In this issue of Sexually Transmitted Diseases, Golden and colleagues6 discuss the PrEP guidelines for the greater Seattle area. Informed by local data and guided by international recommendations, they outline a 2-tiered system designed to guide clinicians in discussions of PrEP. In these guidelines, they advise that providers recommend PrEP to highest-risk patients who are estimated to have greater than 3% annual risk of HIV infection and discuss PrEP with patients estimated to be at elevated risk but less than 3% annual risk of HIV infection. Specifically, these guidelines advise providers to recommend PrEP to any man or transgender person reporting sex with men who, within the last 12 months, have had a diagnosis of rectal gonorrhea or early syphilis; have used methamphetamines or nitrites; have exchanged sex for money or drugs; or are in a sexual relationship with a nonvirologically suppressed HIV-infected person.

Access to PrEP requires that it be available, convenient, and affordable. In many settings, these criteria are not being met. A patient seeking PrEP may encounter a provider who is either unaware of the intervention or unwilling to prescribe it. A 2015 national survey of US health care providers found that one third of primary care providers were not aware of PrEP7; those that are aware of the intervention may not feel comfortable prescribing it or even taking a sexual history to determine eligibility. Meanwhile, patient demand is on the rise. The dramatic increase in patient awareness was highlighted by the findings of a survey at the Seattle Pride Parade8: although only 13% of high-risk HIV-negative MSM reported hearing of PrEP in 2012, over 85% reported having heard of PrEP in 2015.8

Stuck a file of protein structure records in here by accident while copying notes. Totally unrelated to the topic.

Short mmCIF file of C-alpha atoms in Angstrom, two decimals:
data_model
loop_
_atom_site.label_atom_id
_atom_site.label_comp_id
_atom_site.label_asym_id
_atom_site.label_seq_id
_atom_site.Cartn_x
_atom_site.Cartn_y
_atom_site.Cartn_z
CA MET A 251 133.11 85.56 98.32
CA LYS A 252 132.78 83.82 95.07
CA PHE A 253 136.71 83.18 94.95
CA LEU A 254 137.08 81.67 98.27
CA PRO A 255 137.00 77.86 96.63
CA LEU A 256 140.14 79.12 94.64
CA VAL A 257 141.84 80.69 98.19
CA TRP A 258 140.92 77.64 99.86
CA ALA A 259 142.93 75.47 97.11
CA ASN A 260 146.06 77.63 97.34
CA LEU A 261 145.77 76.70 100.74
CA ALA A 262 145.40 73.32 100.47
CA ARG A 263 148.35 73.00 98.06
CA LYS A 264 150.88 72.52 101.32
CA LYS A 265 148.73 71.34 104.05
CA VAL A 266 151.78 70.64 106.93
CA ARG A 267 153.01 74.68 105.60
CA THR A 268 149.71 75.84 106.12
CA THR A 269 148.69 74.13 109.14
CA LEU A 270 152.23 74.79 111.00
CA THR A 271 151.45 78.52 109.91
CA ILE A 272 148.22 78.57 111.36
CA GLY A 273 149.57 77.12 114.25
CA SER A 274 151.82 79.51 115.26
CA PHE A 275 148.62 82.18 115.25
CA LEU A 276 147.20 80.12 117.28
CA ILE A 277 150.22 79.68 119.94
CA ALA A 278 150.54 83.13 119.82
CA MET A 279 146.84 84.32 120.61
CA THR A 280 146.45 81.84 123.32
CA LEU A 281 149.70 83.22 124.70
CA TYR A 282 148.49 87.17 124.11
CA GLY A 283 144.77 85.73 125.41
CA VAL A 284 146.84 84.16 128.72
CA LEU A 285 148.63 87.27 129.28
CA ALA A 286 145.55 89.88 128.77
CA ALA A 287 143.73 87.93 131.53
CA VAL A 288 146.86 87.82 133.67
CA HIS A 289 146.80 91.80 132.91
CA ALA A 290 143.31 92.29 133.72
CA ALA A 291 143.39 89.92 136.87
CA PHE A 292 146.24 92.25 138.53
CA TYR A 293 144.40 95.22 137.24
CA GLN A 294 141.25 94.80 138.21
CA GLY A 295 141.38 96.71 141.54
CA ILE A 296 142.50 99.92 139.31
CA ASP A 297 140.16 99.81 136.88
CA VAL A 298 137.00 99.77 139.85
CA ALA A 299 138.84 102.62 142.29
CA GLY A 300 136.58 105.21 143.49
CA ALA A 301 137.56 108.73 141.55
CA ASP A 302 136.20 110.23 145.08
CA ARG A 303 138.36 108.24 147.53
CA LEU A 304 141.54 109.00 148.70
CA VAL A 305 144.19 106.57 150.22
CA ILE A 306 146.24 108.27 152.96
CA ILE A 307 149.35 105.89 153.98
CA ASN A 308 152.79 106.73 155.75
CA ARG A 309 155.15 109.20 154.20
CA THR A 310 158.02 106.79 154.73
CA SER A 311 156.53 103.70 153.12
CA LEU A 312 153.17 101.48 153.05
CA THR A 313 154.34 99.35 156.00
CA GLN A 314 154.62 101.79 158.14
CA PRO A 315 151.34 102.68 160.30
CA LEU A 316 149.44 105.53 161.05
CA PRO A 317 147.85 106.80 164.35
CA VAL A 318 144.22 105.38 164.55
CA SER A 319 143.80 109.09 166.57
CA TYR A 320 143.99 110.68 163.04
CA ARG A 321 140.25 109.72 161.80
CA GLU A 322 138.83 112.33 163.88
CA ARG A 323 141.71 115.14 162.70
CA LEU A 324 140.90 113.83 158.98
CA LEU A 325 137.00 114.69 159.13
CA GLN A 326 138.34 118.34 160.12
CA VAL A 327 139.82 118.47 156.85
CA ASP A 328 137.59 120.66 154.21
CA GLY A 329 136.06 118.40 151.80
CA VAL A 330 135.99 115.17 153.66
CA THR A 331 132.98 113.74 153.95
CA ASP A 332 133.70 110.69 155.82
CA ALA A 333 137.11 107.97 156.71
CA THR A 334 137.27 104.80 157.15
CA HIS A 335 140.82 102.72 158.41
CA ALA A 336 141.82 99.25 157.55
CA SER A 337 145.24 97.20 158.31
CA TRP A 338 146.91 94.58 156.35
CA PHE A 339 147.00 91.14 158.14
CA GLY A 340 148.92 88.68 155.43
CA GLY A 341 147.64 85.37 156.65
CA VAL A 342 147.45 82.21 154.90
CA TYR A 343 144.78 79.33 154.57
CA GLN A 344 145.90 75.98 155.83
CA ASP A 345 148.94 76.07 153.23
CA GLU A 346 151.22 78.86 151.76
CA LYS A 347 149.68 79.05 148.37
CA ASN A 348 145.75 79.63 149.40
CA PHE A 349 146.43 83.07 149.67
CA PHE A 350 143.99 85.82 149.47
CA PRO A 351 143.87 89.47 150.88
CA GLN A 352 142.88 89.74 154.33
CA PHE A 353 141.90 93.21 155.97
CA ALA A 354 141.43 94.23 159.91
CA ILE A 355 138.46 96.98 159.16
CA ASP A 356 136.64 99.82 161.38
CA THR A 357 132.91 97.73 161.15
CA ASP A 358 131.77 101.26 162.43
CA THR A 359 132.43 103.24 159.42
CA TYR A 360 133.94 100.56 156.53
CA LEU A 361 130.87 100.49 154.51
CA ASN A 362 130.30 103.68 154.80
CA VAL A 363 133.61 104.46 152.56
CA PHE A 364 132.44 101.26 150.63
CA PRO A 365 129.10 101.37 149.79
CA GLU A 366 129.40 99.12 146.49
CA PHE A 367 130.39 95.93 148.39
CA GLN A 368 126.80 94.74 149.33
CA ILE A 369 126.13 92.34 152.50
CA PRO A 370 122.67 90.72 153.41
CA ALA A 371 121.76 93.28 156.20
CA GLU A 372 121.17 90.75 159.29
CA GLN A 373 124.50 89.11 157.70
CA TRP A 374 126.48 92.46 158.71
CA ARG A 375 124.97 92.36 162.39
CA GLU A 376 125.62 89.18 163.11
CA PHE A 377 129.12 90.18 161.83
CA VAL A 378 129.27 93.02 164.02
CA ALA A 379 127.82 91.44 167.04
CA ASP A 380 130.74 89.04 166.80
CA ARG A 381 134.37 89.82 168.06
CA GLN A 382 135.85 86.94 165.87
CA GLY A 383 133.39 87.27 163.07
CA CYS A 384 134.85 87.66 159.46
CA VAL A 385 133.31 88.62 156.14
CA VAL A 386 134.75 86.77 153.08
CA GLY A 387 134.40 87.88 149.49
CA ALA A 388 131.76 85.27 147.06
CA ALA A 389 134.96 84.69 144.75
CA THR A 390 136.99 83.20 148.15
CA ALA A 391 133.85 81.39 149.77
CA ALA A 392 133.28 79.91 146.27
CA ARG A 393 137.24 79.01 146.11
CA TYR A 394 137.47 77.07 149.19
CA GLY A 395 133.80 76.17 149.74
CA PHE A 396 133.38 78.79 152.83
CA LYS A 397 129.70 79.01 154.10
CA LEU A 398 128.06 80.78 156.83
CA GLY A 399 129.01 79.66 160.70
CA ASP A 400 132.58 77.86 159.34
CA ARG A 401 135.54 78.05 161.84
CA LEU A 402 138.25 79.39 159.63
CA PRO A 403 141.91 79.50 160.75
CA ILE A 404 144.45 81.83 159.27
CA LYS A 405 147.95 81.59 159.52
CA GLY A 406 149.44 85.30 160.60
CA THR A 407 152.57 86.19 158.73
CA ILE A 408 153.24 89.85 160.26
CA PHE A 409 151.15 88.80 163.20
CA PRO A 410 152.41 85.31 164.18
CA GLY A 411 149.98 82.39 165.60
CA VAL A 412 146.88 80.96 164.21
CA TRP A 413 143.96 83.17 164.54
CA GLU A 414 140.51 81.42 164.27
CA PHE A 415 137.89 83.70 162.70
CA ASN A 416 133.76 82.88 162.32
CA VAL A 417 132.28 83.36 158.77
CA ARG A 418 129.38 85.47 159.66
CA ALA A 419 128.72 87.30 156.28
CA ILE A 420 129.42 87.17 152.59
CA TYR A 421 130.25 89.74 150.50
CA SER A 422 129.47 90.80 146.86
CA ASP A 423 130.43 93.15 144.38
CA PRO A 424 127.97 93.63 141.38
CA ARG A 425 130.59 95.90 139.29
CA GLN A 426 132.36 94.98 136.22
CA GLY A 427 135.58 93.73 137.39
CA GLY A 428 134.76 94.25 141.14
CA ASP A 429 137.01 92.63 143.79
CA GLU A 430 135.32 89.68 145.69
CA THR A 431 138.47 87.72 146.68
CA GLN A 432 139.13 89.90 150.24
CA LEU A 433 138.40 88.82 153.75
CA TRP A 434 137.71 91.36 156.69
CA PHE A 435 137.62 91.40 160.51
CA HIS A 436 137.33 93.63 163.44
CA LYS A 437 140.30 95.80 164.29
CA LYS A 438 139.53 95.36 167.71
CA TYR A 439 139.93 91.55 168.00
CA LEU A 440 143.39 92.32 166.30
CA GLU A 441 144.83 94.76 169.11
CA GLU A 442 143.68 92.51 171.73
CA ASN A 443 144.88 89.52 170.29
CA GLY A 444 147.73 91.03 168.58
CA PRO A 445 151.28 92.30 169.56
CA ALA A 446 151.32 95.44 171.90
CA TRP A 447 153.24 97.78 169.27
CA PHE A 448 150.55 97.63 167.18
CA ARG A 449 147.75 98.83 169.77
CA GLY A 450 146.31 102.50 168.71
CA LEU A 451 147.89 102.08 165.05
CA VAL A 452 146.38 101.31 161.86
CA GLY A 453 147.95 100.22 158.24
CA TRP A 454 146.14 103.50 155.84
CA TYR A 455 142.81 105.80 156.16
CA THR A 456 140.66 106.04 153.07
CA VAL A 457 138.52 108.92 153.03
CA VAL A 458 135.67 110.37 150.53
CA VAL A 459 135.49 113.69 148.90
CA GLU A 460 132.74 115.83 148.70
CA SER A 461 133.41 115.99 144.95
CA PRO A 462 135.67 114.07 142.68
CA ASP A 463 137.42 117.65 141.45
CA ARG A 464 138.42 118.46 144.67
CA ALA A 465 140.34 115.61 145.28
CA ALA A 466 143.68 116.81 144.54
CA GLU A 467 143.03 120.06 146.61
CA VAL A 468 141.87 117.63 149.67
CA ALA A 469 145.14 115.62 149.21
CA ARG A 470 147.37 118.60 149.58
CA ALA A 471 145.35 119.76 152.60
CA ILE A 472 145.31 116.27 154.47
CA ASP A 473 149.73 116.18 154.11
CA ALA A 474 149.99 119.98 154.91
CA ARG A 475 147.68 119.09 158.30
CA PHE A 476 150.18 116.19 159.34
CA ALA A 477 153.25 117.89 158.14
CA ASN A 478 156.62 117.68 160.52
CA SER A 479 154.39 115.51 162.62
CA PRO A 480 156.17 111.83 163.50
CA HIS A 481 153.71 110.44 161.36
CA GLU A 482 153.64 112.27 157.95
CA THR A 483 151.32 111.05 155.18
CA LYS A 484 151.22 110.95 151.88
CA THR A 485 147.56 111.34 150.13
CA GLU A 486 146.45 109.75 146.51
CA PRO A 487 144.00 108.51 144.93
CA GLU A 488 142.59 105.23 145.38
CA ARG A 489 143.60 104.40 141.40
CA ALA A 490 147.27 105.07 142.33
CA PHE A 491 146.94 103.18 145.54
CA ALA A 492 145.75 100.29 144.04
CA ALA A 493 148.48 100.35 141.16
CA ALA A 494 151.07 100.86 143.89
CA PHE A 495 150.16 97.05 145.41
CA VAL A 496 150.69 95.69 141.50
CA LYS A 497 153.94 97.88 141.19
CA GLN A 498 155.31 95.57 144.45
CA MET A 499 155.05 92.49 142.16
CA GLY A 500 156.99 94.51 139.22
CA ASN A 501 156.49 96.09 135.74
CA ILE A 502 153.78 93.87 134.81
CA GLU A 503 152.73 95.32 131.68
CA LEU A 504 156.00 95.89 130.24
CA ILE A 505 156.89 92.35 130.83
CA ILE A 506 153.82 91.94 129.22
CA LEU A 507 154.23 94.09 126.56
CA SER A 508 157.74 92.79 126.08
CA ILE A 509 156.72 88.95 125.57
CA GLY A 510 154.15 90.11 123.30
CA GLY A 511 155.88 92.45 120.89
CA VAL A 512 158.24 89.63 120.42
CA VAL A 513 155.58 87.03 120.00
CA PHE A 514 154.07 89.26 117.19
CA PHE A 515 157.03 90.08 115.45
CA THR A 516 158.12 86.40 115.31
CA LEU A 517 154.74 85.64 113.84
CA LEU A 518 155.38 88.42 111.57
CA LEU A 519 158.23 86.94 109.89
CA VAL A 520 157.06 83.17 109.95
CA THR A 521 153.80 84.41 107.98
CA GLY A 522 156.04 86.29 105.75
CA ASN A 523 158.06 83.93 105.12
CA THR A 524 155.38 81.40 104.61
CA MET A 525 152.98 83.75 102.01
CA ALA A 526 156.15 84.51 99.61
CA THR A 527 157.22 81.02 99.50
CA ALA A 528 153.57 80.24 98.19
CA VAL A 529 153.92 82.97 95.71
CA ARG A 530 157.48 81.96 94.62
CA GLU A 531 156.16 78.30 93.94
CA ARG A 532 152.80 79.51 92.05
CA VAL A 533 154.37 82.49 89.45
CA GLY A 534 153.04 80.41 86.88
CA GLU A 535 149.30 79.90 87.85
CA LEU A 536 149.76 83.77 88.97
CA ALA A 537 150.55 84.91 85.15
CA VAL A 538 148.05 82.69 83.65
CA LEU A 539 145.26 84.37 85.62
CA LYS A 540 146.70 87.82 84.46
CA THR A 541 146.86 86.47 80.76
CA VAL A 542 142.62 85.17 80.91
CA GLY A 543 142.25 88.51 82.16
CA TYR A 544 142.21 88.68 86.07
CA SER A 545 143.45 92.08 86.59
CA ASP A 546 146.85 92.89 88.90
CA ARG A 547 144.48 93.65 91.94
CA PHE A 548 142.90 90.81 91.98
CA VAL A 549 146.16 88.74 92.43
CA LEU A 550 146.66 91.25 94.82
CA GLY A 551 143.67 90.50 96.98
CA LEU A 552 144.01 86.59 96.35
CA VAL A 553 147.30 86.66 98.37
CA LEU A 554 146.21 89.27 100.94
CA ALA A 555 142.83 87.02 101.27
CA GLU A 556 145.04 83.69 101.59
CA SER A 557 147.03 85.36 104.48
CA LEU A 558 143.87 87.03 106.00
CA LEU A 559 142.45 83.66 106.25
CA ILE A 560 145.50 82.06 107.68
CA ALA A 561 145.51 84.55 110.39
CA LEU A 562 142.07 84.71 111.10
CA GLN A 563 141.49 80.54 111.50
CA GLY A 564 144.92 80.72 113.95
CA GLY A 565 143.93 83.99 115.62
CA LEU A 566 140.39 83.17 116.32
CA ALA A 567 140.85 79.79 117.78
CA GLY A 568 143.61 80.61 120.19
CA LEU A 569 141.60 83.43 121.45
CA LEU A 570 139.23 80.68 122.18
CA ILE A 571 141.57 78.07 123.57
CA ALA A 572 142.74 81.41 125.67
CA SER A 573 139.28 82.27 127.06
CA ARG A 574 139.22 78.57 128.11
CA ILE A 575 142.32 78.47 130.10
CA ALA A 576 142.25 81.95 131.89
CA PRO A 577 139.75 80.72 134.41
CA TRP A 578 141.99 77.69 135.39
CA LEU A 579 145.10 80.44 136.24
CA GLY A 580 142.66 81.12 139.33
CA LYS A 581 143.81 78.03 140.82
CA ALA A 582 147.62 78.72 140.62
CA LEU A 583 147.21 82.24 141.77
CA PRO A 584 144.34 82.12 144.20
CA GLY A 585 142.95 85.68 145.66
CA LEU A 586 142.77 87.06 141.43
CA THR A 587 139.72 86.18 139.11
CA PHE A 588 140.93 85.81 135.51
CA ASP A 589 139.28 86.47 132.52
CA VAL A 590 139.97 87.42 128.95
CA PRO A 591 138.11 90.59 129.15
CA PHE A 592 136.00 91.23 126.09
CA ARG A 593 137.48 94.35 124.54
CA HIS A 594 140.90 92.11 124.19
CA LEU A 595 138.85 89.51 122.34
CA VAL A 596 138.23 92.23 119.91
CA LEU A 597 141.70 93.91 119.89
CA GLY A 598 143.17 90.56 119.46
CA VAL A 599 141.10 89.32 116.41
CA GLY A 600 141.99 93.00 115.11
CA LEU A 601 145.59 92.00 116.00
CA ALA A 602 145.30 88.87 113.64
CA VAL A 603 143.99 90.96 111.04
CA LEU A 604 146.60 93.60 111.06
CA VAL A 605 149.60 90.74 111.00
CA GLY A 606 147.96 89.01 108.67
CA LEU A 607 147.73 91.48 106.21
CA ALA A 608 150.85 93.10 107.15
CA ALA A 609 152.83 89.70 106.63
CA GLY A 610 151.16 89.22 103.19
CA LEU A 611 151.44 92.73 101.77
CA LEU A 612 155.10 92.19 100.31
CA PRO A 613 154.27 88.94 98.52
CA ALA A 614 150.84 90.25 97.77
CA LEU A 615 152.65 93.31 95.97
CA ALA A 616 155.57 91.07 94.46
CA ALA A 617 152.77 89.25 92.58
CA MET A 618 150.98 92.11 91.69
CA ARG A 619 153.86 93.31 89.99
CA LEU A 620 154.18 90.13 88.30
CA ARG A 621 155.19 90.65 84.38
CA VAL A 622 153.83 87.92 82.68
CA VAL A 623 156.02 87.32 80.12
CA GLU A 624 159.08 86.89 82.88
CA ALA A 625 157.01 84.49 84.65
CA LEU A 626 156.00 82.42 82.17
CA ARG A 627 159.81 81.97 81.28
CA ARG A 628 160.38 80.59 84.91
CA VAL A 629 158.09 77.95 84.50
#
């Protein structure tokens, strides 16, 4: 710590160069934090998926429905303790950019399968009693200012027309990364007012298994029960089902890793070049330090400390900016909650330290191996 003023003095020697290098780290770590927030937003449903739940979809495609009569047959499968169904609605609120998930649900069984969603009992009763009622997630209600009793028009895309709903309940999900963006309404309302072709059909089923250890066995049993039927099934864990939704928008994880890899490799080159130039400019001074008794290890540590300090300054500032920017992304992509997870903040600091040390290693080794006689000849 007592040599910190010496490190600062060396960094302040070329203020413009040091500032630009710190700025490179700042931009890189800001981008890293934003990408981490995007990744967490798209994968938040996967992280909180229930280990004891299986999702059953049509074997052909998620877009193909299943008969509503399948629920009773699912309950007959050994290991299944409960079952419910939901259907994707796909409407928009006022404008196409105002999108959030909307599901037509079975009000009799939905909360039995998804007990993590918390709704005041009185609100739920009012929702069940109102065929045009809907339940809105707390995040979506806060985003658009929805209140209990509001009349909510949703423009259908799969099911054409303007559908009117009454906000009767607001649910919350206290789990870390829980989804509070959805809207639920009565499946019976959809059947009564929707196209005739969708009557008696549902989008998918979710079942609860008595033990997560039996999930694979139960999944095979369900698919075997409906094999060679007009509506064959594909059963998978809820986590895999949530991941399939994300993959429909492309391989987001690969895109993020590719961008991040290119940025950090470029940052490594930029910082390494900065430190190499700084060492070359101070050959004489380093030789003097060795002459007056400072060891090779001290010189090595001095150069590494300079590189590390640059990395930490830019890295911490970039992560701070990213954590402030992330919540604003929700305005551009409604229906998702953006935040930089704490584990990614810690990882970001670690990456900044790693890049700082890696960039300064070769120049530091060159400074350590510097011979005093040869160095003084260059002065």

Sexually transmitted diseases clinics offer key opportunities for implementation of high-impact PrEP programs. Many HIV-uninfected patients presenting to these clinics meet the criteria of “highest risk” that is outlined in the recommendations by Golden and colleagues. Among 26 US STD clinics collaborating in the CDC STD Surveillance Network, consistently high rates of early syphilis, chlamydia, and gonorrhea were found among HIV-uninfected MSM.9 Men who have sex with men in New York City were recently shown to have a greater than 5% risk of HIV infection in the year after a diagnosis of primary or secondary syphilis.10 The high prevalence of STD among patients eligible for PrEP emphasizes the opportunity and importance of simultaneous implementation of STD screening/treatment and PrEP services.

Although STD clinics pose a unique opportunity for high-impact PrEP implementation, these clinics often have several barriers to implementing PrEP services. Truvada remains an expensive medication, and being on PrEP requires regular laboratory testing for renal disease and HIV/STD screening every three months. Traditionally, STD clinics have not been designed for primary care delivery, and as such are often not equipped with billing systems, electronic medical records, or pharmacy networks. Although financial resources for PrEP are becoming increasingly available via expanded insurance coverage, discount programs, and statewide initiatives, these systems are dynamic and complex. Many STD clinics are understaffed and underfunded, without the resources needed to efficiently navigate patients through complex financial structures.